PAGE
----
Explore a focused topic you are interested in by reading selected texts, writing papers, and participating in classroom discussions. First-Year Seminar (FP 0006) is a dynamic, three-credit course for first-year students that fulfills the Seminar in Composition requirement.
Spring Term 2234
|22350||Monday and Wednesday||11:00 am - 12:15 pm||Doctoring the Story|
|22351||Monday and Wednesday||3:00 - 4:15 pm||Rock and Roll as Literature|
|30720||Tuesday||6:00 - 8:30 pm||On A Quest|
|30721||Wednesday||6:00 - 8:30 pm||Capitalism: Do You Buy It?|
Doctoring the Story
In “Doctoring the Story” we use the figure of the medical doctor in graphic memoir, fiction, and archival documents to explore themes of transition, medical ethics, individuality, and community. How has the archetype of the troubled doctor been used to explore ethical dilemmas and ambiguity in literature and popular culture? How have physicians themselves told and “doctored” their own stories using creative and journalistic modes of composition? How does the abundance of doctor narratives in popular culture inform how we talk about community and public health at the intersections of gender, sexuality, race, class, and (dis)ability? We will practice interdisciplinary and creative essay writing in response to these questions.
Rock and Roll as Literature
This course examines the unruly history of Rock and Roll, from its most influential period (1950s-1980s) to its place in today’s musical landscape. We’ll read Rock’s critics and compilers (essays, articles, interviews), watch its most notable documented moments (films), and, yes, listen to and discuss the music. We’ll look at how and why that music intersects with the cultural issues that defined and propelled us into the future and consider the music’s relationship to politics, art, fashion, etc. You’ll be invited to bring your musical interests and research to our weekly discussions and participate in elevating our collective understanding of cultural history and practice.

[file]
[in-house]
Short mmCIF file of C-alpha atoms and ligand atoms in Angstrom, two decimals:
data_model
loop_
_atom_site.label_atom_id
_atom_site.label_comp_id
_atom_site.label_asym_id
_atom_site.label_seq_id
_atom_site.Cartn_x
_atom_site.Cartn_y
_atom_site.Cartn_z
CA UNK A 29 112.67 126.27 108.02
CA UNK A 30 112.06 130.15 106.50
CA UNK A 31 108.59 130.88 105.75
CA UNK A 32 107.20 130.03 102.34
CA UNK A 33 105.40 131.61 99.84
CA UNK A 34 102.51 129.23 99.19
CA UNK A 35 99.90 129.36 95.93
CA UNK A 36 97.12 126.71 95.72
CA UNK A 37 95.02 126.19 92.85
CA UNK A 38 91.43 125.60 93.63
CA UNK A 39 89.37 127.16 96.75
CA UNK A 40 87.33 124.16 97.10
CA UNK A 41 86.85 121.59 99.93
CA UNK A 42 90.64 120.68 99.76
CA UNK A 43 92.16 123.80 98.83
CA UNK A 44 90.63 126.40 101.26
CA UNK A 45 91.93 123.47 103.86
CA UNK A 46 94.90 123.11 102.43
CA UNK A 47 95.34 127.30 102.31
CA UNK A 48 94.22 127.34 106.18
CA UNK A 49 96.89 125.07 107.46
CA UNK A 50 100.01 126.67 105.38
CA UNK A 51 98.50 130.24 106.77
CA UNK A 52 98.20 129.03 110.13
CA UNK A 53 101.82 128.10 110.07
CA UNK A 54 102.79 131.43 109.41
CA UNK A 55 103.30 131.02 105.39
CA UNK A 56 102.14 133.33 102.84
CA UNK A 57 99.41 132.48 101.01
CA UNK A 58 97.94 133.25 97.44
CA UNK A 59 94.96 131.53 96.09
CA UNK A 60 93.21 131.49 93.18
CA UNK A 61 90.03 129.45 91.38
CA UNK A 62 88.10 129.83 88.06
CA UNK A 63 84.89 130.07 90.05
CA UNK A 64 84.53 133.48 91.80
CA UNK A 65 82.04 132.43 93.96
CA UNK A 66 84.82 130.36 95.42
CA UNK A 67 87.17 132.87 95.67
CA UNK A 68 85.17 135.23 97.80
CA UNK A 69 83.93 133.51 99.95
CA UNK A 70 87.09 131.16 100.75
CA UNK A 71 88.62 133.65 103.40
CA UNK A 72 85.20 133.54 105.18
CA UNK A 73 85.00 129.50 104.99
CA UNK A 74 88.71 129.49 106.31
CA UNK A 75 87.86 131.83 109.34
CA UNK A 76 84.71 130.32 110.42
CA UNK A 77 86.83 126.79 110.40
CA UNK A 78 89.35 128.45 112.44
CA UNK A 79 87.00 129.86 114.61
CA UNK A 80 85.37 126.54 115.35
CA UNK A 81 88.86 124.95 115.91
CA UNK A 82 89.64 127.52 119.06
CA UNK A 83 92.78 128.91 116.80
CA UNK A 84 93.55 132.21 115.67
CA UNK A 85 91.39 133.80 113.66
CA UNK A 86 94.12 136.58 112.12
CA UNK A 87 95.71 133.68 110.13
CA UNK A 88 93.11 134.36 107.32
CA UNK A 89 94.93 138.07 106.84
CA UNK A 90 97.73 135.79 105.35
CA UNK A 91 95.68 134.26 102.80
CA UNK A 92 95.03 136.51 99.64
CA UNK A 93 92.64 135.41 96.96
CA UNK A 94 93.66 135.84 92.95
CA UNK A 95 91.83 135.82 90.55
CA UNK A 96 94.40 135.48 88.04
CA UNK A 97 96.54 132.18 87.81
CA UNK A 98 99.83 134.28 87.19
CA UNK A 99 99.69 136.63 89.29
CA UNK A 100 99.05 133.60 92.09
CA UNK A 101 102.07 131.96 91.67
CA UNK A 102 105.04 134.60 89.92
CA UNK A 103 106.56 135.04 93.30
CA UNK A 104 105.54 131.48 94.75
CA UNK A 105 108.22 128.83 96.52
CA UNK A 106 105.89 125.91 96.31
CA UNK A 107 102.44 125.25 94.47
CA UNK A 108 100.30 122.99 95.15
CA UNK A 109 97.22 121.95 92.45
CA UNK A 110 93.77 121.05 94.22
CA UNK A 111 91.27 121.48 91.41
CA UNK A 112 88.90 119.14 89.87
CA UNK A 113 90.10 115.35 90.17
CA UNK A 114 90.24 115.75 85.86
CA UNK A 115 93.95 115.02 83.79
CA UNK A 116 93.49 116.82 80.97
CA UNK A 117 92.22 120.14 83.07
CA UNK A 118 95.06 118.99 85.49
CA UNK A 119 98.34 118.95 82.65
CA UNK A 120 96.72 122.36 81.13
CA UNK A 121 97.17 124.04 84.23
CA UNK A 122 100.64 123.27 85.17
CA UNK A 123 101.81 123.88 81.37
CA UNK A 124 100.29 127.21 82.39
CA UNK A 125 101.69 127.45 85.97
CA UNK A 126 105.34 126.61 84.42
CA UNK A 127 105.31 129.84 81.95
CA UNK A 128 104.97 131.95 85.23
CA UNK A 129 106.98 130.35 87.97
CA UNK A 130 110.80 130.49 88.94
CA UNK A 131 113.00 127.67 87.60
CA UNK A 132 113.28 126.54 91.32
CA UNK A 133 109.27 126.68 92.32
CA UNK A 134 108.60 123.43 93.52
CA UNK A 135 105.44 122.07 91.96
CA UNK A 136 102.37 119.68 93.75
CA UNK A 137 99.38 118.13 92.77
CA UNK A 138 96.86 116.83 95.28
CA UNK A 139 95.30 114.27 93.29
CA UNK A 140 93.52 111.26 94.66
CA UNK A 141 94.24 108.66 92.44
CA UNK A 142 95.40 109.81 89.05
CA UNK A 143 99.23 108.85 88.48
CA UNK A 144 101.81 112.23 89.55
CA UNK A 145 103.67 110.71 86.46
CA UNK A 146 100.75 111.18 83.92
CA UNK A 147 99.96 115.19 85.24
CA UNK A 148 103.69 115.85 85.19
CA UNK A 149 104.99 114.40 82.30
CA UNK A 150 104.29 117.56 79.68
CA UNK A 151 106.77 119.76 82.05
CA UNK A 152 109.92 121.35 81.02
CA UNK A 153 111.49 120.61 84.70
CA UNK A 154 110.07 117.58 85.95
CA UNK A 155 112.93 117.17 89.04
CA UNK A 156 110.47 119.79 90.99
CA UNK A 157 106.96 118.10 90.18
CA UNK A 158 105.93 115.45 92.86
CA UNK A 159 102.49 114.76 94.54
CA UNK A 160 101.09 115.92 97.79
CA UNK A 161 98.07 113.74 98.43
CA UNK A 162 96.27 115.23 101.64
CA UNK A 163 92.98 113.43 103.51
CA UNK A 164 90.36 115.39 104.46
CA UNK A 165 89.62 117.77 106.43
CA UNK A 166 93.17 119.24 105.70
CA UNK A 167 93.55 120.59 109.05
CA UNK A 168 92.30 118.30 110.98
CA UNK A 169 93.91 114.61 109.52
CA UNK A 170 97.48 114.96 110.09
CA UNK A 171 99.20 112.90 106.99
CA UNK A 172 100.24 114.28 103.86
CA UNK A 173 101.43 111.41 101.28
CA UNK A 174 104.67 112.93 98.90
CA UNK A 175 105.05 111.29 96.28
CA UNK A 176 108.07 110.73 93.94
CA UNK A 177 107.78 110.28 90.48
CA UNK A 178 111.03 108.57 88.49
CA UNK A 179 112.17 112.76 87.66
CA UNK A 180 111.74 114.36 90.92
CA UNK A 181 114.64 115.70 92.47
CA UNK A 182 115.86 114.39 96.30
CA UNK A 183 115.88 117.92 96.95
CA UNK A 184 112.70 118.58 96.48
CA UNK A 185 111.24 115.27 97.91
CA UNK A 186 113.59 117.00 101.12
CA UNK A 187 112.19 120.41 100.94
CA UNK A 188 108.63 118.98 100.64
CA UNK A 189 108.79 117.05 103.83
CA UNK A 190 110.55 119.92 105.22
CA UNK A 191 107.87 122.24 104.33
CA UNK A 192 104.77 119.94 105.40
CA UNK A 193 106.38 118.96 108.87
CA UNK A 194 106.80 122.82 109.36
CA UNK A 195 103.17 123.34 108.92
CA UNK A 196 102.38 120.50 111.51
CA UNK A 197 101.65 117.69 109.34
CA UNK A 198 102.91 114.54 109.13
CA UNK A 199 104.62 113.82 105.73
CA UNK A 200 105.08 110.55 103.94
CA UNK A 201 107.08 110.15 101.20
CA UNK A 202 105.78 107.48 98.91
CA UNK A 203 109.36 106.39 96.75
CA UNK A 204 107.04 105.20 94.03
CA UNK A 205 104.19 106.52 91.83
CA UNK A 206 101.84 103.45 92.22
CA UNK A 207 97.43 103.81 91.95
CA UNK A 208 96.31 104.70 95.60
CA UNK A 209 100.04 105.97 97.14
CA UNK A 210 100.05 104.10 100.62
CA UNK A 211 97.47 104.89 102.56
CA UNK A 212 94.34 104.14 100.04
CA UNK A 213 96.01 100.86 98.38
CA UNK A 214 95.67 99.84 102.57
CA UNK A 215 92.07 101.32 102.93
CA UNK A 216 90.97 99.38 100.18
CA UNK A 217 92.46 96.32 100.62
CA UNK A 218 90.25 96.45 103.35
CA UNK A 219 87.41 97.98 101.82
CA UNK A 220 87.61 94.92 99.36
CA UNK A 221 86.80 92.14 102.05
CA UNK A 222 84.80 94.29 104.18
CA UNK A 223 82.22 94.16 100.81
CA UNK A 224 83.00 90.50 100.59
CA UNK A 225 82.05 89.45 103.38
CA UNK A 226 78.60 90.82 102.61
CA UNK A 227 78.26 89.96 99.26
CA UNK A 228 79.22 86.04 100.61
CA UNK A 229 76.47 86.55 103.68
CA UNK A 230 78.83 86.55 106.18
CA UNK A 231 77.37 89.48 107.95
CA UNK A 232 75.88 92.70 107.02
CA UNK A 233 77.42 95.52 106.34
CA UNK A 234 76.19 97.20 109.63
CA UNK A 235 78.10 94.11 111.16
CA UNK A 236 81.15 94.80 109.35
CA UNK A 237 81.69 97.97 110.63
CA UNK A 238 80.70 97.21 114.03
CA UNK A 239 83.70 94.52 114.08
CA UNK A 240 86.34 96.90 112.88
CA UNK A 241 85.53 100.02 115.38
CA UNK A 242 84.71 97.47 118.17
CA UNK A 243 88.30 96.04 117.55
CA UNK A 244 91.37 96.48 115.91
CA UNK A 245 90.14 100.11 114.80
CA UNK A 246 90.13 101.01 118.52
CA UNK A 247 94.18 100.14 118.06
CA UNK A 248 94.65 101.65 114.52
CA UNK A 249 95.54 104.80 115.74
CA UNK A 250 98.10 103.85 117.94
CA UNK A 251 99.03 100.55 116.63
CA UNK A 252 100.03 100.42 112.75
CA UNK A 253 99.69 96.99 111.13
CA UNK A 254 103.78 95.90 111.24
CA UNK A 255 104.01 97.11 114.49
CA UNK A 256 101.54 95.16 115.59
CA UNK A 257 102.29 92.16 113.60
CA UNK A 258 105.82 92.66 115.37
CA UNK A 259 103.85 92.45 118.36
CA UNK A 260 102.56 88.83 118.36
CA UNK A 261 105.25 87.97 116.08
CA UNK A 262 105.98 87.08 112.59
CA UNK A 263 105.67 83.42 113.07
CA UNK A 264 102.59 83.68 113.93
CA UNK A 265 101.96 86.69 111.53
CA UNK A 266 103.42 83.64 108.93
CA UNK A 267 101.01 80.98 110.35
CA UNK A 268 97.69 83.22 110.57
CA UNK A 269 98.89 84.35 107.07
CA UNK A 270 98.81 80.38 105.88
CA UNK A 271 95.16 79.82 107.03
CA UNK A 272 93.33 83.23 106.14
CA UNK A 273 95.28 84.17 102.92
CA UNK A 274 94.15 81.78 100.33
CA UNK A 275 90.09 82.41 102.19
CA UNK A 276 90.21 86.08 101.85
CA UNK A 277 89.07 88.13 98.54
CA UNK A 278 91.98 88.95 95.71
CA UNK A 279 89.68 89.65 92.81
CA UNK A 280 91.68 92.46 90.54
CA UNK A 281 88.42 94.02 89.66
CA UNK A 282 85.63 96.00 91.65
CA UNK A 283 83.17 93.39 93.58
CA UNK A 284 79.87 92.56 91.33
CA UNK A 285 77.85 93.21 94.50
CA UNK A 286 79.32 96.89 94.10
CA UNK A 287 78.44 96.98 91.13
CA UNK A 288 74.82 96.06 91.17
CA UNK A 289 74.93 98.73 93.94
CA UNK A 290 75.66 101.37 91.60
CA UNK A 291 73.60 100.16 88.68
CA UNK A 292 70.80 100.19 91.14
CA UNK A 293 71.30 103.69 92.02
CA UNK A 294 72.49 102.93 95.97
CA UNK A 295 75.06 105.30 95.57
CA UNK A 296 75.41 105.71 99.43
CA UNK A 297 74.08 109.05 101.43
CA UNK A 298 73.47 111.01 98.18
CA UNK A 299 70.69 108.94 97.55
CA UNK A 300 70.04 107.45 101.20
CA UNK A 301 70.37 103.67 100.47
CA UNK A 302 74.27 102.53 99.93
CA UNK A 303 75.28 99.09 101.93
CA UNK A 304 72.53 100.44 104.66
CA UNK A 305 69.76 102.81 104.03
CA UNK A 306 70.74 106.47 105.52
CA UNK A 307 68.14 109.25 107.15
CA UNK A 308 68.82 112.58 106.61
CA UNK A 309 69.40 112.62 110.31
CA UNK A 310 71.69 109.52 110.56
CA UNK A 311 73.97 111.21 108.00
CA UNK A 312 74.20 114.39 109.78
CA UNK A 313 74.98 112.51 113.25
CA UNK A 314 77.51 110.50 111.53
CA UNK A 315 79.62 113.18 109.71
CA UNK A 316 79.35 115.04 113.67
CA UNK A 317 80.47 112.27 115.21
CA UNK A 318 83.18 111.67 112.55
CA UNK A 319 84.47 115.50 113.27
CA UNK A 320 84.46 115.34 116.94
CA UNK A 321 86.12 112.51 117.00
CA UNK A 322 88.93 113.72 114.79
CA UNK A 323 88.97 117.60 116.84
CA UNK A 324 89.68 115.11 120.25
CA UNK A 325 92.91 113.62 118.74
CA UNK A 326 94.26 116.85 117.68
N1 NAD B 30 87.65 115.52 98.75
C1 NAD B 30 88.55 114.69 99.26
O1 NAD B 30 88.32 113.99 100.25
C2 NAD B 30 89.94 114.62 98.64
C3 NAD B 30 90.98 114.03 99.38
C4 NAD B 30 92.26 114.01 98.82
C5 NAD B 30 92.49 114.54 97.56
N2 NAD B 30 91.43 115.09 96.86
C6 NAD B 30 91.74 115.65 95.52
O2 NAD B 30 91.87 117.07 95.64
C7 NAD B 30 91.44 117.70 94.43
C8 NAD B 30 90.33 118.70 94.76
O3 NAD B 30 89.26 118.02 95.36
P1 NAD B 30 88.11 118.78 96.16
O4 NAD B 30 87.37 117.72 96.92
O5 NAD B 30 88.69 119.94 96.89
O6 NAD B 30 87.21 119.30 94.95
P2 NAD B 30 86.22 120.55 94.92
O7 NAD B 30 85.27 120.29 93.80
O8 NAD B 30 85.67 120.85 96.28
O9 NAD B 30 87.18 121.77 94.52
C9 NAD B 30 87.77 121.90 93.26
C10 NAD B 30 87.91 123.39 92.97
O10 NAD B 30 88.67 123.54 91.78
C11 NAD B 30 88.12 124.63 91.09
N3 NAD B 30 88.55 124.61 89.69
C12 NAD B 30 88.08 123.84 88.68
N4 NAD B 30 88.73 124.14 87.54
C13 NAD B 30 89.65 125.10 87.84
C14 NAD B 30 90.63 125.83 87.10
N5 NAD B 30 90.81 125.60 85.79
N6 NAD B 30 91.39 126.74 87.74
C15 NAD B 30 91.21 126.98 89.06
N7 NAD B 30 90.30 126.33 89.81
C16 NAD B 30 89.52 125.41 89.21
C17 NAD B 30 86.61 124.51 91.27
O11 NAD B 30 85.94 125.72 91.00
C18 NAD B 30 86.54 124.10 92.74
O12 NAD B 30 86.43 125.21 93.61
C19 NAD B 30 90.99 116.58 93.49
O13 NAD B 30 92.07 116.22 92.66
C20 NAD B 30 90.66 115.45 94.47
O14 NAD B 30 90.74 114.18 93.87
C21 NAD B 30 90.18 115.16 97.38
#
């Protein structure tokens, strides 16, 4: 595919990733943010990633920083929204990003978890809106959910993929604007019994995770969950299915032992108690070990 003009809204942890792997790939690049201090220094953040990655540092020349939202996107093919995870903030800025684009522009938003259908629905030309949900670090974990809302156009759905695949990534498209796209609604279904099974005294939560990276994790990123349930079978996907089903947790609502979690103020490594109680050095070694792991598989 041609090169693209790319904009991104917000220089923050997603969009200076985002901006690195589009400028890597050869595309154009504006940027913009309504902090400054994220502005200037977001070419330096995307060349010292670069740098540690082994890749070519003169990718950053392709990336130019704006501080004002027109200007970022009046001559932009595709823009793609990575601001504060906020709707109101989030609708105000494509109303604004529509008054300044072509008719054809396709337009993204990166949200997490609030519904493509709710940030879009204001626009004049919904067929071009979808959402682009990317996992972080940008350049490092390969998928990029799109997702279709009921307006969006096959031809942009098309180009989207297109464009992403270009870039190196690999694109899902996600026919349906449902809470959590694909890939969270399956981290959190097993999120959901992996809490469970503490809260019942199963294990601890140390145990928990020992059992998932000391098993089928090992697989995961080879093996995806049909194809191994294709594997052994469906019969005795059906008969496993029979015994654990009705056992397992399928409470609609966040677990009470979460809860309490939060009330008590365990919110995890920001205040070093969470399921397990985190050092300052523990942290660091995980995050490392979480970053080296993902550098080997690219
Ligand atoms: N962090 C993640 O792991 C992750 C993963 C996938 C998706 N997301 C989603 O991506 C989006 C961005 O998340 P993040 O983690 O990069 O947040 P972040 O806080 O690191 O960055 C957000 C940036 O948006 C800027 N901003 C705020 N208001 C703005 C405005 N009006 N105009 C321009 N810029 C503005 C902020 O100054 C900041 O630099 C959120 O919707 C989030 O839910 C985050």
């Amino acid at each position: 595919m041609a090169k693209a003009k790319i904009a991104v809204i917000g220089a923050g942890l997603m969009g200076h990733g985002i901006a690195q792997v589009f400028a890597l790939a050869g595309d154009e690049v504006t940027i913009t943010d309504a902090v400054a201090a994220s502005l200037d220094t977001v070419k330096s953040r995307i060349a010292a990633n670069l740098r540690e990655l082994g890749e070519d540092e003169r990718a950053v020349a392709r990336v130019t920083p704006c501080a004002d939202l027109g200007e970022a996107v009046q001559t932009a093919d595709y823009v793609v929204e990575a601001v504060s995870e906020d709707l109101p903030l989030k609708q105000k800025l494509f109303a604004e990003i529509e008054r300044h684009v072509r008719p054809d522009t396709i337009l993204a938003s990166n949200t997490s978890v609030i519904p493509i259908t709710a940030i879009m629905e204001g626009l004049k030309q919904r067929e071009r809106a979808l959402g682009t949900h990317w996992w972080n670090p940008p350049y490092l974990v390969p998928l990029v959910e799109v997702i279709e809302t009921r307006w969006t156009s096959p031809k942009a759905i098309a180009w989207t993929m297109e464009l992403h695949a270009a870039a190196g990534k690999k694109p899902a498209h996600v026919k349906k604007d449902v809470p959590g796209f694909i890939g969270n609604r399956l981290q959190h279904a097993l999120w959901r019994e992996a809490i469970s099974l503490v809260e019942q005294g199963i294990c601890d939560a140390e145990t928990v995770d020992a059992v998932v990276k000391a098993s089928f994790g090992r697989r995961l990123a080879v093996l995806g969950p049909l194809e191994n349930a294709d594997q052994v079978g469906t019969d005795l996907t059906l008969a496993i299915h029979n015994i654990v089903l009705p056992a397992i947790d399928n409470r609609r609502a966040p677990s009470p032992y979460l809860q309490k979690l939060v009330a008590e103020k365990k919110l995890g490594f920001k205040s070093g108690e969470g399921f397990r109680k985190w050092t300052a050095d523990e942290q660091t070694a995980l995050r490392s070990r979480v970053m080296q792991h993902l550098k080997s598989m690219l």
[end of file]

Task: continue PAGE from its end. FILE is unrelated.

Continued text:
On A Quest
Important quests can lead to important questions. What does it mean to go on a quest? What kind of answers are we looking for on a quest? From representations of quests in early medieval stories to contemporary TV and films, quests and the questions they raise are seen as a way humans discover, learn, and find out about themselves and the world around them. In this seminar we’ll read old and modern stories, look at examples from TV and film, including science fiction, and consider what’s important in quest narratives in these media. You’ll write essays which draw on what you read and watch, what kind of questions are raised, and consider how you think quests are relevant to you. This seminar will be a kind of quest itself, setting goals and asking important questions, and perhaps finding important answers through reading, watching, discussing, and writing.
Capitalism: Do You Buy It?
We make choices about what to do with our money every day. Businesses invest millions of dollars every year to gain our money and trust, via advertising and marketing campaigns. The profits we help generate are then used to make decisions that affect our lives, communities, and planet. How can we be more aware of our role in this process? In this class we will investigate the rhetoric of corporate capitalism through readings, documentaries, and exploration of the ads we see and hear daily. We will also study how activists work to expose and critique the rhetoric of corporate capitalism. Together we will investigate the marketing messages we receive and our responses to them, in order to discover: Why do we buy what we buy?